• Coordinates eye movements (by 2 months)
  • Discovers hands and feet as extension of self (by 3 months)
  • Likes to repeat enjoyable acts (by 4 months)
  • Recognizes and responds to name (by 5 months)
  • Studies objects intently (by 6 months)
  • Recognizes and responds to own name.
  • Discriminates between familiar and unfamiliar faces.
  • Demonstrates happiness and unhappiness with sounds.
  • Demonstrates memory by waiting while feeding is prepared and stopping crying when person enters room.
  • Looks forward to feeding by sight.

Six to 12 Months

  • Anticipates events (by 7 months)
  • Finds hidden objects (by 10 months)
  • Can point to body parts
  • Puts nesting toys together correctly
  • Develops expectations about familiar events
  • Waves bye-bye
  • Follows simple directions.
  • Searches for object that has disappeared.
  • Pours objects out of container and puts each back in.
  • Imitates actions of others.
  • Understands basic cause and effect relationships (touching hot stove burns hand).
  • Enjoys repetition of events.
  • Enjoys picture book for short period of time.
  • Assembles simple nesting toys.

12 to 18 Months

  • Identifies family members in photographs
  • Enjoys cause and effect relationship
  • Is able to make choices between clear alternatives
  • Begins to solve problems
  • Remembers more
  • Learns by exploring.
  • Responds to simple directions.
  • Points to familiar objects upon request.
  • Remembers where things are in different areas of house (room).
  • Hunts for hidden toy.
  • Shows brief interest in picture book
  • Gives mechanical toy to caregiver to activate
  • Places a large round shape in a form board.

Birth to Six Months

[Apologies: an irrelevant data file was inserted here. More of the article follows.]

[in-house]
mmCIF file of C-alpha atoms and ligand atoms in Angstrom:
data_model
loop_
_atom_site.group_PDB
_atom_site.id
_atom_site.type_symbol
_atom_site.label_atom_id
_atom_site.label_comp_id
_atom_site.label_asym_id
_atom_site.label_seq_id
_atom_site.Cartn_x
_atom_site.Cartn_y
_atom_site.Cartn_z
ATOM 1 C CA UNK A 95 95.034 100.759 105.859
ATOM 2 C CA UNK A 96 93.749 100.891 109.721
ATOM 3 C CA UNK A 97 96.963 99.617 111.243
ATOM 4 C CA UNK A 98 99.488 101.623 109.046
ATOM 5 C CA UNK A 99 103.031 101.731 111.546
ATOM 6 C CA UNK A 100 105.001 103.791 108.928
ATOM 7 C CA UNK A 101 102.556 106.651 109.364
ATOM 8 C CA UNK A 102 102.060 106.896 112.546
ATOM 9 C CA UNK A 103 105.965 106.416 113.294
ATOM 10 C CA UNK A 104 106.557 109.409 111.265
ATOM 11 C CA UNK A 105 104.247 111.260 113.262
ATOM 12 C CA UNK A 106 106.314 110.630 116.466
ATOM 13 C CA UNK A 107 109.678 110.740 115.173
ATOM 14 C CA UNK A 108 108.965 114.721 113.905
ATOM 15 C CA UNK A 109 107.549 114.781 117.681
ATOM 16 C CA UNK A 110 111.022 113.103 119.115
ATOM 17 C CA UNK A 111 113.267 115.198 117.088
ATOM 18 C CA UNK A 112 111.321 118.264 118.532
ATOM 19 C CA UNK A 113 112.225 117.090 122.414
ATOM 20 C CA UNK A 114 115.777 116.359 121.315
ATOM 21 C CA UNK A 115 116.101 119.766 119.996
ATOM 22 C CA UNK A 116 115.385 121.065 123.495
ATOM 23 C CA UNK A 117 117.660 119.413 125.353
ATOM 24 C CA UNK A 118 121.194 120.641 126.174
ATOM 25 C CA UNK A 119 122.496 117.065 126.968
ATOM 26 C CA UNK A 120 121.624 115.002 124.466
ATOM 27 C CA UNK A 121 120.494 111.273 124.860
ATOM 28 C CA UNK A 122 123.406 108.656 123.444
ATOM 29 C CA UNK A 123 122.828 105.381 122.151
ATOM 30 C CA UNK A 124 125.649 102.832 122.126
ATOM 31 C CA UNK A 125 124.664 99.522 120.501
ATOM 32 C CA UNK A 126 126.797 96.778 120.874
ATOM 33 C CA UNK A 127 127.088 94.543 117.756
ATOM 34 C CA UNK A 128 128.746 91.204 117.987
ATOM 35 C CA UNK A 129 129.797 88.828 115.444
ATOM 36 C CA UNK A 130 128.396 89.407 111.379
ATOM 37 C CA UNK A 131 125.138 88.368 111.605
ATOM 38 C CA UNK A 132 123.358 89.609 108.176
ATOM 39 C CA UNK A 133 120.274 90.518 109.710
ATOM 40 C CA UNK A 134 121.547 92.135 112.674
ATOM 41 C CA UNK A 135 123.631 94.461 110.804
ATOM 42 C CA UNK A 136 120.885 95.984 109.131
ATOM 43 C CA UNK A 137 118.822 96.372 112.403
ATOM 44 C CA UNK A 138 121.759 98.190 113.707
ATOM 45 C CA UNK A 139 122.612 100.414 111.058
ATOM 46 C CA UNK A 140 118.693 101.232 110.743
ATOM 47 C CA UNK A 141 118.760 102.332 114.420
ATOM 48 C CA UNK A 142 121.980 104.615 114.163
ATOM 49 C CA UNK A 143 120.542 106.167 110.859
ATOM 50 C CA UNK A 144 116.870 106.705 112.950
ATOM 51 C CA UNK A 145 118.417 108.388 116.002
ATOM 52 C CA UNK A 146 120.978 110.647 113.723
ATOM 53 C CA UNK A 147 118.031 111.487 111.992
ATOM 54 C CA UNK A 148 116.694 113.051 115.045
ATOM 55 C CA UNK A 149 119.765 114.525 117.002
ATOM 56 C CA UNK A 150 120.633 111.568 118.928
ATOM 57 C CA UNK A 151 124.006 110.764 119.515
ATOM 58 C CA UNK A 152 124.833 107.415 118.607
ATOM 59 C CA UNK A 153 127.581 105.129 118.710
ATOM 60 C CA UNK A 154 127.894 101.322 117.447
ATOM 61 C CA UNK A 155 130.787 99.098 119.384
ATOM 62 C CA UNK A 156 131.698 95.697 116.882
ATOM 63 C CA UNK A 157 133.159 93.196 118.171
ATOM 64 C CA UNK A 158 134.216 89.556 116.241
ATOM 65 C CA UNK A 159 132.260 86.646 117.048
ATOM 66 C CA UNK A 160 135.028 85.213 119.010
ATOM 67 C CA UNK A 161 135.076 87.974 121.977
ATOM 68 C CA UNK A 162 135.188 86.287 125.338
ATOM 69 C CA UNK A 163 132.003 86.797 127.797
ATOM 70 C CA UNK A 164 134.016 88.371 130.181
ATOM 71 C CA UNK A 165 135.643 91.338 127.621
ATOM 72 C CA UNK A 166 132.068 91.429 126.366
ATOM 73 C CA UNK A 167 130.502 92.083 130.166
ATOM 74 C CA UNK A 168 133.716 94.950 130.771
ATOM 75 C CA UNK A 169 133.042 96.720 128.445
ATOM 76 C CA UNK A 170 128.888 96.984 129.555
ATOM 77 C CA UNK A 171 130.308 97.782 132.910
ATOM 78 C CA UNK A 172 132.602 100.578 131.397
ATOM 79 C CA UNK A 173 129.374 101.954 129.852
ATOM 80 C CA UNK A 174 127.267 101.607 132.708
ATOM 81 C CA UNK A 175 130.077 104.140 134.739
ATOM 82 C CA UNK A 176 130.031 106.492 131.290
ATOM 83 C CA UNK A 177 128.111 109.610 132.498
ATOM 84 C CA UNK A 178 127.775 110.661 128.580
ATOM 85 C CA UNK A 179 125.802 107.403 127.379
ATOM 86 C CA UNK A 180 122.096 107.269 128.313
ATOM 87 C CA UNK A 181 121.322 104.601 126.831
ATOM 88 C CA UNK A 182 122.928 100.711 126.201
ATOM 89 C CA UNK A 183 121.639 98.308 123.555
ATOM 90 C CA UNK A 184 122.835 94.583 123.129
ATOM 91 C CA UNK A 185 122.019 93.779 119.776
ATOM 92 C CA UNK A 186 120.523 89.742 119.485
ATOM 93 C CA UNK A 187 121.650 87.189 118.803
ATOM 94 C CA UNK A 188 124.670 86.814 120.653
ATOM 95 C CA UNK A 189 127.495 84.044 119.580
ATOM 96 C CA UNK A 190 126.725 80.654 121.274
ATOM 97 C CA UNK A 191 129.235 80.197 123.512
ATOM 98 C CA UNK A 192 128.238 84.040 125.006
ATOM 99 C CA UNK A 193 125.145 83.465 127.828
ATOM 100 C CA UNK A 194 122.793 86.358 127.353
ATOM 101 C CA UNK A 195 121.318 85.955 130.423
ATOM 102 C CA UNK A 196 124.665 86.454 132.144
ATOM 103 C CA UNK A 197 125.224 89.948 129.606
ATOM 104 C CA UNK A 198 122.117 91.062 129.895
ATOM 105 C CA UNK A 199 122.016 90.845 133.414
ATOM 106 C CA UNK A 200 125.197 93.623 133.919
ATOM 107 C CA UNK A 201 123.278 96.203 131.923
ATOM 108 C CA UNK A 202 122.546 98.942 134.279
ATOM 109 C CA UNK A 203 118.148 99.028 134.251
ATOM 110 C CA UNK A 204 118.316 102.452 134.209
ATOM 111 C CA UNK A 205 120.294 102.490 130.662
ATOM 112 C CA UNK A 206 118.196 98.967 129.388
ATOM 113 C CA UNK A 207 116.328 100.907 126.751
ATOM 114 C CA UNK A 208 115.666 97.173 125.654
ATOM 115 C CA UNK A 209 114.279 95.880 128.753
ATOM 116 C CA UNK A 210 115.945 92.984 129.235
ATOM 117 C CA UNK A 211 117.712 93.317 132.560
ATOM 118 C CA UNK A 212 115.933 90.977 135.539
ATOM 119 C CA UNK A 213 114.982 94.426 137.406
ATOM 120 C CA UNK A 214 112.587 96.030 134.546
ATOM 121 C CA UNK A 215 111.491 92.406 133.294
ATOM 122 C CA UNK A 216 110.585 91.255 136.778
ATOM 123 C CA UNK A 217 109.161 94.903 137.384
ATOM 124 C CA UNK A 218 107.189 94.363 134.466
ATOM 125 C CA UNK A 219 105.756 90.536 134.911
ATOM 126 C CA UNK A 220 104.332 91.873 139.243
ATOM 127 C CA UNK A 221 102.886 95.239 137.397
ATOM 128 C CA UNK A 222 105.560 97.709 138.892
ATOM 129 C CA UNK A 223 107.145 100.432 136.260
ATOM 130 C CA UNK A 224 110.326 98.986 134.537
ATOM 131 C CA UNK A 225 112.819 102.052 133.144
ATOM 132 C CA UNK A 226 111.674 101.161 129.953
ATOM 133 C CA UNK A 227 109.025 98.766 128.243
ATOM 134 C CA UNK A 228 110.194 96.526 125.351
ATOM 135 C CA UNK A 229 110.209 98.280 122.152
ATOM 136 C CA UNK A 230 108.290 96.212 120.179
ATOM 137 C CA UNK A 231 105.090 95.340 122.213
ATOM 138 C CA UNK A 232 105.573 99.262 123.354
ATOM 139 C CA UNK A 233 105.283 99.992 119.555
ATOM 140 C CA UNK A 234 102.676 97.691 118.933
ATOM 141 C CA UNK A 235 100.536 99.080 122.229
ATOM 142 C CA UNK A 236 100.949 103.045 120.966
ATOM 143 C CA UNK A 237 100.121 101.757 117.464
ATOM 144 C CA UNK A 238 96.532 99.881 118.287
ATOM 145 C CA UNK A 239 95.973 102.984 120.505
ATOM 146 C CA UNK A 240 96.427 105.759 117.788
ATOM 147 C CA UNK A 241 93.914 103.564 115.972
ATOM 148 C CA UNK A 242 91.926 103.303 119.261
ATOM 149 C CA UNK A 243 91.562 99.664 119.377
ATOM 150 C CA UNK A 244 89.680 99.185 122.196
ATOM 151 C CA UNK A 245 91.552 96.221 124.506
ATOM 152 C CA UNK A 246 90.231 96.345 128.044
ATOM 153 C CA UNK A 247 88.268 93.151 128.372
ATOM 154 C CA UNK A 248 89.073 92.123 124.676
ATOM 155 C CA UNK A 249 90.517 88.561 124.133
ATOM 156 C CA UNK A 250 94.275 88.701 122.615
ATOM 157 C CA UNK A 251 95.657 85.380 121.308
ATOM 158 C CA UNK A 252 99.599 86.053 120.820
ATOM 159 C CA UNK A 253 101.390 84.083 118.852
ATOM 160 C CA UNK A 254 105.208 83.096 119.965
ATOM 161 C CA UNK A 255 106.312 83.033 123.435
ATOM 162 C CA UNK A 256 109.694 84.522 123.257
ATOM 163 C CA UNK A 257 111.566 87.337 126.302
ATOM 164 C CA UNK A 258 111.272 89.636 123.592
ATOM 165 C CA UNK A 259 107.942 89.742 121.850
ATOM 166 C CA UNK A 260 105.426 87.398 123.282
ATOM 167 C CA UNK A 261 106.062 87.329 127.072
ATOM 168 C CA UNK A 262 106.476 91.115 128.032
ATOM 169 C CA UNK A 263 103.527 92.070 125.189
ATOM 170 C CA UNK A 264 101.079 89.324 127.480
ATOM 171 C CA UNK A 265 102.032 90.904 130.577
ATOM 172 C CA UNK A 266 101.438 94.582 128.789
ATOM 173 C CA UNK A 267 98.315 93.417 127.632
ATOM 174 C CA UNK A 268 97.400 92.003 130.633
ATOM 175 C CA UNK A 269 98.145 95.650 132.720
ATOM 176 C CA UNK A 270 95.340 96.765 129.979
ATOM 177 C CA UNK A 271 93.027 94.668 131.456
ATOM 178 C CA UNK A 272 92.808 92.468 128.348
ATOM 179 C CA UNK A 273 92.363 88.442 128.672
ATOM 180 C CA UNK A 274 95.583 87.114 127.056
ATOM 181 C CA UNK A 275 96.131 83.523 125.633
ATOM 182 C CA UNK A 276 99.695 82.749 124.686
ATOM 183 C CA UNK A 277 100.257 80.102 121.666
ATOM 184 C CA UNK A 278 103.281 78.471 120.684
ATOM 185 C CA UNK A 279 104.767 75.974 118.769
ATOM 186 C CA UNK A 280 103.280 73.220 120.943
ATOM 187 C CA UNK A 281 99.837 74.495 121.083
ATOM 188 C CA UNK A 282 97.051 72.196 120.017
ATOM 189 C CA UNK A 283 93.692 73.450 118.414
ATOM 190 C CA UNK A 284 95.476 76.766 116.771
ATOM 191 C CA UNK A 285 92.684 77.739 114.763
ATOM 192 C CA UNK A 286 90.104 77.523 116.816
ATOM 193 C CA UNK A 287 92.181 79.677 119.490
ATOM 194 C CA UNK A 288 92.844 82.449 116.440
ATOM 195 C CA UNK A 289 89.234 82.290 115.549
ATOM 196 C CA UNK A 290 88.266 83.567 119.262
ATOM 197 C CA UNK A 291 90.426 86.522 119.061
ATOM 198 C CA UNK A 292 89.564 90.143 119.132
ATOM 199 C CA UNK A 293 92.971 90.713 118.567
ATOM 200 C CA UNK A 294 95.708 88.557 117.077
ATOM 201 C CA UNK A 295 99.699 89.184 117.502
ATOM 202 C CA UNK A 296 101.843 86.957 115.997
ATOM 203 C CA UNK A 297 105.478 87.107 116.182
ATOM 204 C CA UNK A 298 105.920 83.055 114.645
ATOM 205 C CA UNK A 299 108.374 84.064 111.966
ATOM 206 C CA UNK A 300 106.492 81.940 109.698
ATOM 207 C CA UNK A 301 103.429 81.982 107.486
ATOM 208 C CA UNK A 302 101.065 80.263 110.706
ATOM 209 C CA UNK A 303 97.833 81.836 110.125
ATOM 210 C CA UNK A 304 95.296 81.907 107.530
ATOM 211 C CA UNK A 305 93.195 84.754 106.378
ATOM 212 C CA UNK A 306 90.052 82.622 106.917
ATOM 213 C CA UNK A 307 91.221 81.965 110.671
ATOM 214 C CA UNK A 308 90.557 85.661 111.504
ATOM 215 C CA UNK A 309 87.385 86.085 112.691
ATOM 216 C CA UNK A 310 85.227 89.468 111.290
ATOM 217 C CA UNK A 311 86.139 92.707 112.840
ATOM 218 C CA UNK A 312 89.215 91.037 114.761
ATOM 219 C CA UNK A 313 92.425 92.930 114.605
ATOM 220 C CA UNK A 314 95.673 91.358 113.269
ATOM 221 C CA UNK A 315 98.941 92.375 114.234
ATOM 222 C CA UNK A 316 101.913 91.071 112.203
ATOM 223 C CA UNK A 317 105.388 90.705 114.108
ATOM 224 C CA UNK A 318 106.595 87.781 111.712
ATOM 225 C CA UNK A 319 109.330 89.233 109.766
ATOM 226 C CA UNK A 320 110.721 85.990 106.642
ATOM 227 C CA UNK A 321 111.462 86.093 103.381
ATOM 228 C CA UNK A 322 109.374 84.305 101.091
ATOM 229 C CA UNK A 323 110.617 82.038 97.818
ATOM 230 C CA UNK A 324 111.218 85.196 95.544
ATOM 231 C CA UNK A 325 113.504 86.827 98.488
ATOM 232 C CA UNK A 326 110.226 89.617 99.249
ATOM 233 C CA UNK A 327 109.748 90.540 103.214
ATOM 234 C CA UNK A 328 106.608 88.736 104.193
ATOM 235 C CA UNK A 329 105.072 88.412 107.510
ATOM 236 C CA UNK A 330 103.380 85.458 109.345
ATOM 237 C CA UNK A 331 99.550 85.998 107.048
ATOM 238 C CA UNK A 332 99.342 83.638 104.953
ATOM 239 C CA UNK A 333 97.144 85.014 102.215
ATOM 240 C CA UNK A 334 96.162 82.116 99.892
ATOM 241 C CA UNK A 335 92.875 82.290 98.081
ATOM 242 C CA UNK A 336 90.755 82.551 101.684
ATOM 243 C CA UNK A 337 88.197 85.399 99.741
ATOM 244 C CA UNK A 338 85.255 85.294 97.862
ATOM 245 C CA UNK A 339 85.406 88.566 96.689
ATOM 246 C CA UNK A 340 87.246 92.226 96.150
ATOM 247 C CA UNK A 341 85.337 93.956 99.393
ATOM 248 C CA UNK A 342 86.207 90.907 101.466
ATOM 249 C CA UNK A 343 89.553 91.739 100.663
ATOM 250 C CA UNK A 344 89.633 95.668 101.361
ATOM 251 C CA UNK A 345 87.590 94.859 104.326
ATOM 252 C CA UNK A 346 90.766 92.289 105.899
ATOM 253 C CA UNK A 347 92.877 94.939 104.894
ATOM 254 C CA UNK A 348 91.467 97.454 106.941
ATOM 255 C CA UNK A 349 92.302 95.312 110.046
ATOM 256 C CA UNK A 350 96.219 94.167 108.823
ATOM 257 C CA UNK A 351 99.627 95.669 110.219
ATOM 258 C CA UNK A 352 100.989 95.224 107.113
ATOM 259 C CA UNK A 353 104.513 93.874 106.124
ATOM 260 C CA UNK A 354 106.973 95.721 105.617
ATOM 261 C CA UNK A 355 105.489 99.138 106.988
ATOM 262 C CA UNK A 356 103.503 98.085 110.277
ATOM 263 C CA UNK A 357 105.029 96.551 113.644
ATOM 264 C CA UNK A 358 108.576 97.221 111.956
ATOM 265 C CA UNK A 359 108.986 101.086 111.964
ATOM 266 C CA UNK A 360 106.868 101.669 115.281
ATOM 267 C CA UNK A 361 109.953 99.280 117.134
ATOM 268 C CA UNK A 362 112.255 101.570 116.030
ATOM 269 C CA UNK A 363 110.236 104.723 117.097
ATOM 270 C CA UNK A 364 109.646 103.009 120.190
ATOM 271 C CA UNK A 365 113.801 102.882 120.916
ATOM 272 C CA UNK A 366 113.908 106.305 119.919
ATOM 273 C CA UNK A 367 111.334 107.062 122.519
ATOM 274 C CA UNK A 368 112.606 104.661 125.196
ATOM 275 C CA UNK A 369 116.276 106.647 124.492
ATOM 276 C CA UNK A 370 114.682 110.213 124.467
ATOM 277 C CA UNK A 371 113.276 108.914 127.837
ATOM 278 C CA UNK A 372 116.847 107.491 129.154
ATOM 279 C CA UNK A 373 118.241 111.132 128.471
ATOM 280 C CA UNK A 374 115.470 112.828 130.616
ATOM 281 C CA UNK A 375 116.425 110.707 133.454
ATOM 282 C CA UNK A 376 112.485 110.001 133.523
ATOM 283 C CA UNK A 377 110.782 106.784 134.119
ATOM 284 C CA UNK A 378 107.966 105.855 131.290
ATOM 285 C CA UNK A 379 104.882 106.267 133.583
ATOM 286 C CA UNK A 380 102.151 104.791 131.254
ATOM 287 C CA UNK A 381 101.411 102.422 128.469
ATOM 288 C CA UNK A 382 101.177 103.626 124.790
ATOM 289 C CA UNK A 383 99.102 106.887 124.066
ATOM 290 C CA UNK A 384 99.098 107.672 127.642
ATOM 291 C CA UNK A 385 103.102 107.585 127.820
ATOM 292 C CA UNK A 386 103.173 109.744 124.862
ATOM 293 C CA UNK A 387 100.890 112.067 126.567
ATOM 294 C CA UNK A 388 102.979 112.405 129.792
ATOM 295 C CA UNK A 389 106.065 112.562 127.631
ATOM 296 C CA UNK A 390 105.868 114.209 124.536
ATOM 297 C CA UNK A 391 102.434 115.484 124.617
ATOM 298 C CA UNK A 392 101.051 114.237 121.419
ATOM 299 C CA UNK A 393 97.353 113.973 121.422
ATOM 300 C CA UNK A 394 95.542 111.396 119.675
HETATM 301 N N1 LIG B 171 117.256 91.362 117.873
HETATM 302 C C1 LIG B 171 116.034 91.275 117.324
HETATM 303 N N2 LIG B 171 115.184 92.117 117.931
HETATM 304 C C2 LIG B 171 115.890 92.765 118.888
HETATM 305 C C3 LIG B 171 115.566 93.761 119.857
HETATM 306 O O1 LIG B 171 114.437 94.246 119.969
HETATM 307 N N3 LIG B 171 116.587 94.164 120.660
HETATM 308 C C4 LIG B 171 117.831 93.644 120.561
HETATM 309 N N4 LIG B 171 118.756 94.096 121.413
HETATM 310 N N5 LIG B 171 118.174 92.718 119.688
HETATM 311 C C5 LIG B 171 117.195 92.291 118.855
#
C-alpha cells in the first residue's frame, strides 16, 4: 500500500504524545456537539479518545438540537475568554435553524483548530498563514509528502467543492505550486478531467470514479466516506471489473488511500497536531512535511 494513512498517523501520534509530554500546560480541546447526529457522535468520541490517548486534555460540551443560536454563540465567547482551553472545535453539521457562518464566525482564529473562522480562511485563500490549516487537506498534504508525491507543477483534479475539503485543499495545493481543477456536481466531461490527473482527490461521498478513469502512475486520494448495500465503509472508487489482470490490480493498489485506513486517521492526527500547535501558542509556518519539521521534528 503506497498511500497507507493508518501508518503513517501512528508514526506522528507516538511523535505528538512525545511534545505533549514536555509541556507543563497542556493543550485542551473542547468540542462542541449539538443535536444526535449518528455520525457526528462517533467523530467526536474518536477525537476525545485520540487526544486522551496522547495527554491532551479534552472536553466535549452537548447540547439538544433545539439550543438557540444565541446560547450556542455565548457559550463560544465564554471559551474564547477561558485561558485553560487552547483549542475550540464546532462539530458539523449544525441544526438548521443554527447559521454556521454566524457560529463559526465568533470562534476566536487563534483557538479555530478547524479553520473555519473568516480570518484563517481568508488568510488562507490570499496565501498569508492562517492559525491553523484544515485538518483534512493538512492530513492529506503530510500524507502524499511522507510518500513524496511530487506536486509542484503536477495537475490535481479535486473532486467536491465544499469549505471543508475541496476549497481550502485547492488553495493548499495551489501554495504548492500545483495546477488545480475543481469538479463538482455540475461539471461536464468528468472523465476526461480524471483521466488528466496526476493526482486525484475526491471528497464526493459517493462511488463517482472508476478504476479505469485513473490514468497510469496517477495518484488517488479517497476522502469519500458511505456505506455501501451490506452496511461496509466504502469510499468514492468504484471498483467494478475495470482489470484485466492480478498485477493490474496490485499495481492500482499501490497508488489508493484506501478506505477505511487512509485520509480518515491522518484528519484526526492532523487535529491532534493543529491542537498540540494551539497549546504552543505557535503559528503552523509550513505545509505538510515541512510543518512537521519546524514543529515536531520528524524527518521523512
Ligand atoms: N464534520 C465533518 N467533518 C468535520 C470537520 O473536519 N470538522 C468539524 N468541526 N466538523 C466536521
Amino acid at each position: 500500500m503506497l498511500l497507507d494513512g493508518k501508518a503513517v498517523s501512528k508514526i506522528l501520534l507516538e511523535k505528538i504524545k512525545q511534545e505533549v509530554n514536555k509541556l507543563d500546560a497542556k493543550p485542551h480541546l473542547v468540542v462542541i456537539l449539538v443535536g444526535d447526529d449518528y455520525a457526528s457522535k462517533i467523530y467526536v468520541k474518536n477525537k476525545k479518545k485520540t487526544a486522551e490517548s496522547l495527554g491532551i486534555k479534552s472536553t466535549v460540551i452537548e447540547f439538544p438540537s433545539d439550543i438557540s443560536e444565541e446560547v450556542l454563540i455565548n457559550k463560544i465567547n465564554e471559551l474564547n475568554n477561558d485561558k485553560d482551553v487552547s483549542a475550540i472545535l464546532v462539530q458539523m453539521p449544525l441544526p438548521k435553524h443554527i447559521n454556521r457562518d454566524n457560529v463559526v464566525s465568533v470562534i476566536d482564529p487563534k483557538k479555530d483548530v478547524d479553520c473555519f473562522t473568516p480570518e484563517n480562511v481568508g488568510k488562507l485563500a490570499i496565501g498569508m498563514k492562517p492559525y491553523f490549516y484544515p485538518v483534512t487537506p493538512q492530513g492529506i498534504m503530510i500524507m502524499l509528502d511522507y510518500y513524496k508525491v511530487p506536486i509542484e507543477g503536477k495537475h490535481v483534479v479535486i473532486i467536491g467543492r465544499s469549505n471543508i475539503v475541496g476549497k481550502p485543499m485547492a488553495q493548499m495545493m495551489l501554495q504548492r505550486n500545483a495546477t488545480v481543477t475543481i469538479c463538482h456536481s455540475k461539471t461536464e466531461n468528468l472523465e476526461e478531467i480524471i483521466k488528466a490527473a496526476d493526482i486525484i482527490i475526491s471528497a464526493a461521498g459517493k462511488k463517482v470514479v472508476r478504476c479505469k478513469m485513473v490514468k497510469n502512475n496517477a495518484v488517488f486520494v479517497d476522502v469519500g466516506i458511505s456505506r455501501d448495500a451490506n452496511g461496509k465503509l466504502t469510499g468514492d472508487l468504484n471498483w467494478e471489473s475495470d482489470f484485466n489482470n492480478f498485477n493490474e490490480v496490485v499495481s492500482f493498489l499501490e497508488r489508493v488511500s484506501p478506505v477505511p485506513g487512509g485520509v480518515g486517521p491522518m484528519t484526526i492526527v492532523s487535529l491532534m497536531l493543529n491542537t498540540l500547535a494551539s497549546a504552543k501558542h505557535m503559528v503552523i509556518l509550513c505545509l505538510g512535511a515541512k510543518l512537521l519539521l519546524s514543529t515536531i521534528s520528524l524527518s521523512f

• Expresses affection.
  • Shows interest in human faces.
  • Has sense of humor.
  • Becomes excited when played with.
  • Stares at strangers.
  • Smiles at familiar faces.
  • Develops attachment to primary caregiver.
  • Becomes trusting when needs are met; fretful when needs are not met.
  • Shows displeasure when loses contact with person.
  • Smiles and babbles at people and toys.
  • Reacts to discomfort and pain
  • Recognizes parent’s voice
  • Makes eye contact
  • Shows affection by looking, waving, kicking and smiling
  • Shows feelings of security when held or talked to
  • Expresses delight
  • May form attachment to one special object
  • Laughs when tickled
  • Builds trust when cries are answered
  • May begin to cling to primary caregiver

Six to 12 Months

  • Becomes more emotionally attached to caregiver.
  • Protests at separation from mother.
  • Shows some negative reaction to strangers.
  • Seeks approval; doesn’t want disapproval.
  • Plays simple games with adults.
  • Enjoys being center of attention.
  • Enjoys communicating with others.
  • Smiles, pats and plays with image in mirror.
  • Expresses pleasure and displeasure.
  • Enjoys being with other children
  • Has an increased drive for independence
  • Expresses anger more dramatically
  • Has a fear of strangers
  • Is aware of social approval or disapproval
  • Performs for others
  • Has pride in personal accomplishments

12 to 18 Months

  • Is self-centered, demanding, stubborn and self-assertive
  • Imitates adults.
  • Is inconsistent in expressing emotions.
  • May become upset when adults place limitations on activities.
  • Expresses anger.
  • Engages in parallel play.
  • Rolls ball to adult.
  • Likes to show off for audience.
  • Shows fear of strangers.
  • Is unable to share.
  • Responds to simple instructions.
  • Takes pride in accomplishments.
  • Increases negativism.
  • May show fear of storms and animals.
  • Is easily distracted.
  • Prefers to keep caregiver in sight while exploring environment
  • Demands personal attention
  • May reveal stubbornness
  • Unable to share
  • Responds to simple requests